People v. Gallardo, GR 113684, 25 January 2000
Whether the counsel provided by the State to the accused satisfies the Constitutional requirement that a competent and independent counsel be present in a custodial investigation.
The extrajudicial confessions of the accused were given after they were completely and clearly apprised of their Constitutional rights. A lawyer assisted them and a judge administered their oath. While the initial choice of the lawyer in cases where a person under custodial investigation cannot afford the services of a lawyer is naturally lodged in the police investigators, the accused really has the final choice as he may reject the counsel chosen for him and ask for another one. A lawyer provided by the investigators is deemed engaged by the accused where he never raised any objection against the former's appointment during the course of the investigation and the accused thereafter subscribes to the veracity of his statement before the swearing officer.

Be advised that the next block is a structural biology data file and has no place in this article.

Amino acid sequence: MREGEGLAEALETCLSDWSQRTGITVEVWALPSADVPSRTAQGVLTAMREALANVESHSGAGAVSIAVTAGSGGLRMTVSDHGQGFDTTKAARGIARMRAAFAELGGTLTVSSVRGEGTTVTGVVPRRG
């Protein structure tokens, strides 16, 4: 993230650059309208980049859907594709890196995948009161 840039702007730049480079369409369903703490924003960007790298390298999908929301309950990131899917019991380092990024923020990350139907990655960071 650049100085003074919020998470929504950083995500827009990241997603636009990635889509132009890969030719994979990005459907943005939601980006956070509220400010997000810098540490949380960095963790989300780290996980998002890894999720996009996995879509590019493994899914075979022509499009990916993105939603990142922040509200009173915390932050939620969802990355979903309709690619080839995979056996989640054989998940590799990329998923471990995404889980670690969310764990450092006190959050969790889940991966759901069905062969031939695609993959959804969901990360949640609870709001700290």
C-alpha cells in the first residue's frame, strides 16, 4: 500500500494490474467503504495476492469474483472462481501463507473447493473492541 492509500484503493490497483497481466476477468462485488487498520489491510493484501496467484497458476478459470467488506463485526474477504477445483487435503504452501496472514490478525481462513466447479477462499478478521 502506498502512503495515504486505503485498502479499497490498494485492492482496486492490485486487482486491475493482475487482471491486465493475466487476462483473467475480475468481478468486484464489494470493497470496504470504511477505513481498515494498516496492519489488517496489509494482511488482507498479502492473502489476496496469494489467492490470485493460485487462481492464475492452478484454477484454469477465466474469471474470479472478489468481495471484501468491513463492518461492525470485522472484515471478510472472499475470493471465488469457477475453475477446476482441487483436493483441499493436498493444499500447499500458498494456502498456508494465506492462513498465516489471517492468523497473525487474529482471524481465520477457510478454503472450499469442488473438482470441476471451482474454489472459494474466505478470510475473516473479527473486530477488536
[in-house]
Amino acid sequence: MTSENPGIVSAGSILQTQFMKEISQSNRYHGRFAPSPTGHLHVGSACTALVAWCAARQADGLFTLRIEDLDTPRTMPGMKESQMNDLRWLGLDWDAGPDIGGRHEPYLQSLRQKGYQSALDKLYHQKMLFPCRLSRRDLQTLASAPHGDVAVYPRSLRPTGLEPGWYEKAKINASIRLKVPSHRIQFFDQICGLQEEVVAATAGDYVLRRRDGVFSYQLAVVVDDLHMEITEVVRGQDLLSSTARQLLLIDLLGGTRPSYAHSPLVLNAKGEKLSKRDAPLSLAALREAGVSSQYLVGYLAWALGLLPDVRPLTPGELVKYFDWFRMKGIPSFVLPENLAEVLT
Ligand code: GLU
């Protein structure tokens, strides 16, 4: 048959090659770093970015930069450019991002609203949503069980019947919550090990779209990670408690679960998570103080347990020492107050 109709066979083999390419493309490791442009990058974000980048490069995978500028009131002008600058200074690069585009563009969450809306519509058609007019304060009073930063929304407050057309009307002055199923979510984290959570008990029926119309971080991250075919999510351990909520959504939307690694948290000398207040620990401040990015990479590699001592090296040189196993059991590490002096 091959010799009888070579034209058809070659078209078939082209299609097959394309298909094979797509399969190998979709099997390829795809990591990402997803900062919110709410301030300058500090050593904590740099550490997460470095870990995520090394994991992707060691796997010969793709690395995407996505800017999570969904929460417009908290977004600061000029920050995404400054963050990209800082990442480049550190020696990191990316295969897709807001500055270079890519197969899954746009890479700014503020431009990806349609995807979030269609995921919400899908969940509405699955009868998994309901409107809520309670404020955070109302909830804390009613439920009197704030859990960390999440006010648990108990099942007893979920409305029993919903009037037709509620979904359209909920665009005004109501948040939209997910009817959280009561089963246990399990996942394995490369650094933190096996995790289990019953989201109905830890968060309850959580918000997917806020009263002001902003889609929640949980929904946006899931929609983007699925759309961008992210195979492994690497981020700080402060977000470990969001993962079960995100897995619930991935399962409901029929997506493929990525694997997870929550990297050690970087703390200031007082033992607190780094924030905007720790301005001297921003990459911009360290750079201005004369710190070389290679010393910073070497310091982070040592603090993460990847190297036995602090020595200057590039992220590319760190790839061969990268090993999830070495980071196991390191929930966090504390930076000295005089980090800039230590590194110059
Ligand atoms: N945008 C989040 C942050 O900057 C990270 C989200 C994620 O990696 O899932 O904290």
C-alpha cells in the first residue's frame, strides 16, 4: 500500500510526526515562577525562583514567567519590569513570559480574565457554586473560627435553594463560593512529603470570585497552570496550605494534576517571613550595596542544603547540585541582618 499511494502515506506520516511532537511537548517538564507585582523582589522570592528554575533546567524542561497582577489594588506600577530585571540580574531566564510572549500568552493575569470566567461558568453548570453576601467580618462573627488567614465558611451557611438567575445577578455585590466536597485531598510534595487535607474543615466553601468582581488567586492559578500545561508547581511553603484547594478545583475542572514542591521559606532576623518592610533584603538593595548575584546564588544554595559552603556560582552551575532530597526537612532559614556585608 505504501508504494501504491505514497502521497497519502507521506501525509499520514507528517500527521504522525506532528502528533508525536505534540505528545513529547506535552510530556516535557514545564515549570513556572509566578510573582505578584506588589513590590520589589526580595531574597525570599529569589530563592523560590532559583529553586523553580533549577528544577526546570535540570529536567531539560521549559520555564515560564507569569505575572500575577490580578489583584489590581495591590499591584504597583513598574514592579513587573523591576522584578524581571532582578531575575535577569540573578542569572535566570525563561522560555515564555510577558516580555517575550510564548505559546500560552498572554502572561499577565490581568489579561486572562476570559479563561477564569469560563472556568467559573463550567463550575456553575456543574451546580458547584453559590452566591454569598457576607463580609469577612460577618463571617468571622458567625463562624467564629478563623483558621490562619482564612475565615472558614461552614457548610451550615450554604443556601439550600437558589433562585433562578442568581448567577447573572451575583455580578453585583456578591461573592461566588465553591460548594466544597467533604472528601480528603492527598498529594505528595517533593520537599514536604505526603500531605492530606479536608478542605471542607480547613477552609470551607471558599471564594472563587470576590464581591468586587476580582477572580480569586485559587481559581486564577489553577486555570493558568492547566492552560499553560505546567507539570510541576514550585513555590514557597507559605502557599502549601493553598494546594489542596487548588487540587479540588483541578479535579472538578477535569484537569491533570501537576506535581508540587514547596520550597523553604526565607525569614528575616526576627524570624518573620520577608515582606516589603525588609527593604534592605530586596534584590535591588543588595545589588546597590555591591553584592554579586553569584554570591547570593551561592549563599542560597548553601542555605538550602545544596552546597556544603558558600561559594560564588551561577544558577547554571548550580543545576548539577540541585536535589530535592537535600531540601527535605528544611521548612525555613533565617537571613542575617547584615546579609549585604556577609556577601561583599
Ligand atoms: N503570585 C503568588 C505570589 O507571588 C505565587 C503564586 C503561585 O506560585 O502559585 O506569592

Although Atty. Velasco was provided by the State and not by the accused themselves, the accused were given an opportunity whether to accept or not to accept him as their lawyer. They were asked and they immediately agreed to have Atty. Velasco as their counsel during the investigation. There is no requirement in the Constitution that the lawyer of an accused during custodial investigation be previously known to them. The Constitution provides that the counsel be a competent and independent counsel, who will represent the accused and protect their Constitutionally guaranteed rights. Further, to be an effective counsel, a lawyer need not challenge all the questions being propounded to his client. The presence of a lawyer is not intended to stop an accused from saying anything which might incriminate him but, rather, it was adopted in our Constitution to preclude the slightest coercion as would lead the accused to admit something false. The counsel, however, should never prevent an accused from freely and voluntarily telling the truth. Herein, Atty. Velasco acted properly in accordance with the dictates of the Constitution and informed the accused of their Constitutional rights. Atty. Velasco assisted the accused and made sure that the statements given by the accused were voluntary on their part, and that no force or intimidation was used by the investigating officers to extract a confession from them. Under rules laid by the Constitution, existing laws and jurisprudence, a confession to be admissible must satisfy all four fundamental requirements, namely: (1) the confession must be voluntary; (2) the confession must be made with the assistance of competent and independent counsel; (3) the confession must be express; and (4) the confession must be in writing. All these requirements were complied with.